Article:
Dr Nathalie Weidhase


Lecturer in Media and Communication

Academic and research departments

Department of Sociology.

Biography

Areas of specialism

Popular Music; Celebrity Culture; Postfeminism; Politics and Gender

My qualifications

PhD Cultural Studies
Roehampton University

Affiliations and memberships

MeCCSA
MeCCSA Women’s Network Steering Committee member

Research

Research interests

My teaching

My publications

Publications

NATHALIE WEIDHASE (2021)The Feminist Politics of Meghan Markle: Brexit, Femininity and the Nation in Crisis, In: European Journal of Cultural Studies Sage Publishing

This article examines the relationship between femininity, popular feminism, and the monarchy in the UK in a time of national and political crisis. Since her entry into the royal family as Prince Harry’s fiancée in November 2017, Meghan Markle has been the subject of much hyped and often problematic media coverage. Celebrated as a feminist, Markle is seen as rejuvenating the British monarchy by injecting some much-needed diversity and progressive politics. Based on the analysis of UK broadsheet and tabloid coverage between 2016 and 2018, this article argues that her embodiment of royal femininity is part of an UK image revamp after a Brexit referendum campaign in 2016 steeped in imperial nostalgia, the aftermath of which saw a rise in reported hate crimes and loss of international reputation. However, her articulations of progressive racialised and feminised politics are equally considered a threat to the cohesion of the royal family, and by extension the nation. As such, Markle’s mediated royal femininity is overburdened with meaning from both ends of the political spectrum, and highlights the gendered dimensions of dominant Brexit discourses. This article emphasises popular media and culture as a terrain in which the ideological work of Brexit (and its resistance) is done.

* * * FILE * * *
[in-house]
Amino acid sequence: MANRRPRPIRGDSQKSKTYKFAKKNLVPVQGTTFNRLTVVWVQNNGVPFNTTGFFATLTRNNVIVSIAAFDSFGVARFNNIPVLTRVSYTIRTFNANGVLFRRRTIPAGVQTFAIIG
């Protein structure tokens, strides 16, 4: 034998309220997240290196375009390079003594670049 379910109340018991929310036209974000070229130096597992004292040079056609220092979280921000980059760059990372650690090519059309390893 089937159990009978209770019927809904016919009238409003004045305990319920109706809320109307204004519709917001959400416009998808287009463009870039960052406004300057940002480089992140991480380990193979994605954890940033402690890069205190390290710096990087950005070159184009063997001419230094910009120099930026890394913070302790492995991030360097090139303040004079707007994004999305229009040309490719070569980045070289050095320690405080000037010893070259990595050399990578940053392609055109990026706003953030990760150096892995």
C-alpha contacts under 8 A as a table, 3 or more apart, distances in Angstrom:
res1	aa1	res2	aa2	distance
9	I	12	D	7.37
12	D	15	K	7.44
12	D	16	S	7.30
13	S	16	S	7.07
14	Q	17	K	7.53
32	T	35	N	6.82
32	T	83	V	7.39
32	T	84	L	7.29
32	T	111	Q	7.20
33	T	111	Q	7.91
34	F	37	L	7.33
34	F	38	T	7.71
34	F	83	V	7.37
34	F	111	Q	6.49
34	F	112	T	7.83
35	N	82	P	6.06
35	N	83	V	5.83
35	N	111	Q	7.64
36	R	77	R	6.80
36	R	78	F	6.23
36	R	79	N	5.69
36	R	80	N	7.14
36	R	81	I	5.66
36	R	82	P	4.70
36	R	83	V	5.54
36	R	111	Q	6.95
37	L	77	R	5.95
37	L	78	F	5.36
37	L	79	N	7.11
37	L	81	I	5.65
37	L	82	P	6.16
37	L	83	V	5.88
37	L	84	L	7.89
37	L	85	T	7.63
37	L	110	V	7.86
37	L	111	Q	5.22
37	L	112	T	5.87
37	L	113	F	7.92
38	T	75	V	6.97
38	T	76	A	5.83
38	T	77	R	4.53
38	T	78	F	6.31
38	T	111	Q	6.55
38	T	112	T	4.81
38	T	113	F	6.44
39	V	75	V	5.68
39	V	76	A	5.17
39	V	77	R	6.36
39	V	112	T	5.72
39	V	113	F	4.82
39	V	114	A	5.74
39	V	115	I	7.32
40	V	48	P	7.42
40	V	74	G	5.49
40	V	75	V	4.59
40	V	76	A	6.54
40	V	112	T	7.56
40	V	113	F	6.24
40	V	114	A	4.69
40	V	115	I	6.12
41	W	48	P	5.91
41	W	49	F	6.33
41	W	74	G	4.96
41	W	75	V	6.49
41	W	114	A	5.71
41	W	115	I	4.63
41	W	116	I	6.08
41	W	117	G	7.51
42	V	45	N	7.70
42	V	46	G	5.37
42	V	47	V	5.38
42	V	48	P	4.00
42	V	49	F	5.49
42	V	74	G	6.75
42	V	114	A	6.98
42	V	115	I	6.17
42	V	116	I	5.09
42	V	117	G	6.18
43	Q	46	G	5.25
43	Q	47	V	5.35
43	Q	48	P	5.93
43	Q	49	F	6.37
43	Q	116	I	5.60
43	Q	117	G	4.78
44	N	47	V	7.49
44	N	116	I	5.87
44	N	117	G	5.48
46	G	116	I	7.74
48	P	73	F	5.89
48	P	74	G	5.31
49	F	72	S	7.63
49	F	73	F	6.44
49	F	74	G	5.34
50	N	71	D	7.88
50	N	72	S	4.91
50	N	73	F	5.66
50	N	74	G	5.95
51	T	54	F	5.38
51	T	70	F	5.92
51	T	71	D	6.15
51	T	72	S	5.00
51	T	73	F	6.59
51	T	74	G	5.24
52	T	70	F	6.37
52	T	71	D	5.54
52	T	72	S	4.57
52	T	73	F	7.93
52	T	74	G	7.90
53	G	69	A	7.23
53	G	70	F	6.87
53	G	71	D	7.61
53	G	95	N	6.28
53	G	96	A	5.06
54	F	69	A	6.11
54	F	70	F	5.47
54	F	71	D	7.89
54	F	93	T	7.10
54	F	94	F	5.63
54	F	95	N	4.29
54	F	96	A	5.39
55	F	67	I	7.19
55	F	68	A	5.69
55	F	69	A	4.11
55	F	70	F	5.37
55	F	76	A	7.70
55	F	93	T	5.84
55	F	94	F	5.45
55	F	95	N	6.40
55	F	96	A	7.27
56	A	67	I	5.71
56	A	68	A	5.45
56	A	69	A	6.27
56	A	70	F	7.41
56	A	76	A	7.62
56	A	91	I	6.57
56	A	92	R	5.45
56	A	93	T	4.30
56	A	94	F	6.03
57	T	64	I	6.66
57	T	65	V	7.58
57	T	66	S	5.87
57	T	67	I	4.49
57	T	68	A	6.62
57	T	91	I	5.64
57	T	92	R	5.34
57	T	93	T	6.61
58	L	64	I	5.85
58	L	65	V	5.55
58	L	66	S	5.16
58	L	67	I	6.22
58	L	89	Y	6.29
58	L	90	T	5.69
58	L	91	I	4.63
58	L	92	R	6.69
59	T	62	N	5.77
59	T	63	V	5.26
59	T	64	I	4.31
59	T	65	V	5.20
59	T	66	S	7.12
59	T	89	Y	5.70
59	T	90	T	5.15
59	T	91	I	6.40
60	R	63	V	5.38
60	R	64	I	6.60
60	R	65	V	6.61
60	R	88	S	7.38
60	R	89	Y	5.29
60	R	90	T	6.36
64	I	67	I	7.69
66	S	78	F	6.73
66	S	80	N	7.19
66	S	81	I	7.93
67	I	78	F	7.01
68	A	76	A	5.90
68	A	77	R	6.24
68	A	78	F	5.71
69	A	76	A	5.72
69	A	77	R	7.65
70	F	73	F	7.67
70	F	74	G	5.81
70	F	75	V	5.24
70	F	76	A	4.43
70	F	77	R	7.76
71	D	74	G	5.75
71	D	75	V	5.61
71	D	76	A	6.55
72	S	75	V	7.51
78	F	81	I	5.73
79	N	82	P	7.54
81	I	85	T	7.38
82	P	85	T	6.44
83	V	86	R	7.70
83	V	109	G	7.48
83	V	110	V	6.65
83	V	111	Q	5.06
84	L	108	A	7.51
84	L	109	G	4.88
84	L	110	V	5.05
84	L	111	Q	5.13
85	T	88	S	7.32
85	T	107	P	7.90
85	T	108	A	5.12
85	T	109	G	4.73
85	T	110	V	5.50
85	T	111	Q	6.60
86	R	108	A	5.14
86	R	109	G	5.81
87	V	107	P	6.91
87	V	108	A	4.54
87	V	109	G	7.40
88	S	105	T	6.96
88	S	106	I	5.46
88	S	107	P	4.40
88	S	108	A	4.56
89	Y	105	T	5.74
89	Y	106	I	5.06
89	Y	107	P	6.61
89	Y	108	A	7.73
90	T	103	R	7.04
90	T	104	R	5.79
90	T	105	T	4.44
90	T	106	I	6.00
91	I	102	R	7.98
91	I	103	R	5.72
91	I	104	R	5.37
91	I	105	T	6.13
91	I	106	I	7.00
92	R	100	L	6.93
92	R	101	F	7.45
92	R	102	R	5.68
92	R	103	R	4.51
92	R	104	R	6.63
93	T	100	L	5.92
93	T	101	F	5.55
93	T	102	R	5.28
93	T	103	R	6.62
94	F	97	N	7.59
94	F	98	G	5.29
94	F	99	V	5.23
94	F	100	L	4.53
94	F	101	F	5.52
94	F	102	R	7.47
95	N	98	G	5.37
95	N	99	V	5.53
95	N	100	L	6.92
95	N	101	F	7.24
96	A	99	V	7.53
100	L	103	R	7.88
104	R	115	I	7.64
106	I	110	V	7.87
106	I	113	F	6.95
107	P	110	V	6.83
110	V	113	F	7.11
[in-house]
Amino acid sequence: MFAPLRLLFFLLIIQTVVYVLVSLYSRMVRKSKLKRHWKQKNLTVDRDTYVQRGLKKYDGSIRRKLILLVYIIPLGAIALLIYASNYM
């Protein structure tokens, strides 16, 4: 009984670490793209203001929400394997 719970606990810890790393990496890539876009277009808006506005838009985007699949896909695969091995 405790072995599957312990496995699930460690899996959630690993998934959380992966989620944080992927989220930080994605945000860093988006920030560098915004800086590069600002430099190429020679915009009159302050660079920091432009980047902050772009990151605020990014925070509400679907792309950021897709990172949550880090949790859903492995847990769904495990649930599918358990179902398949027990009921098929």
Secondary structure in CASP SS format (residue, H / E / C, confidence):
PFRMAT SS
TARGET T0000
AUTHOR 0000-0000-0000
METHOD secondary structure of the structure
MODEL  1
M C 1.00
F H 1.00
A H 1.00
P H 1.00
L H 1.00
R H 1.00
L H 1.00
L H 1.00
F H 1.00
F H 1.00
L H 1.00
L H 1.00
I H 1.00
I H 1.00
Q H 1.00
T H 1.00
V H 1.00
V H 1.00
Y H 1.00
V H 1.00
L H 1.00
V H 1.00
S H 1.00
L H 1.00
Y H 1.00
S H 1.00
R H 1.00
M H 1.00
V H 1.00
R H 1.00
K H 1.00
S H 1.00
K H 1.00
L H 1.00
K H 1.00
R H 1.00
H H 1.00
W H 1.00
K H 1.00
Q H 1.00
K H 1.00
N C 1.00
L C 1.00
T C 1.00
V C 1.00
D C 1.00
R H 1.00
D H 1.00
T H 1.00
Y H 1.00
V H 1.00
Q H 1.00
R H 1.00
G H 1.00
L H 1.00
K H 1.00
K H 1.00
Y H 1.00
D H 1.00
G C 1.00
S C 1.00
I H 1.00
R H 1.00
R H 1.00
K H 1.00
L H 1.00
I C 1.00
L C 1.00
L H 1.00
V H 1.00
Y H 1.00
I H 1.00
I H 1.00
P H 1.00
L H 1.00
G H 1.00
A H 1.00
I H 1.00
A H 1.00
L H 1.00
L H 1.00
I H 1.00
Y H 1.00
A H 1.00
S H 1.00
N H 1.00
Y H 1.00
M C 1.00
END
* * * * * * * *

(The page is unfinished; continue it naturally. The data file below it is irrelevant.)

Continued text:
NATHALIE WEIDHASE, (2020)‘Art’s in pop culture in me’: Posthuman performance and authorship in Lady Gaga’s Artpop (2013), In: Queer Studies in Media & Popular Culture5(2-3)pp. 239-257 Intellect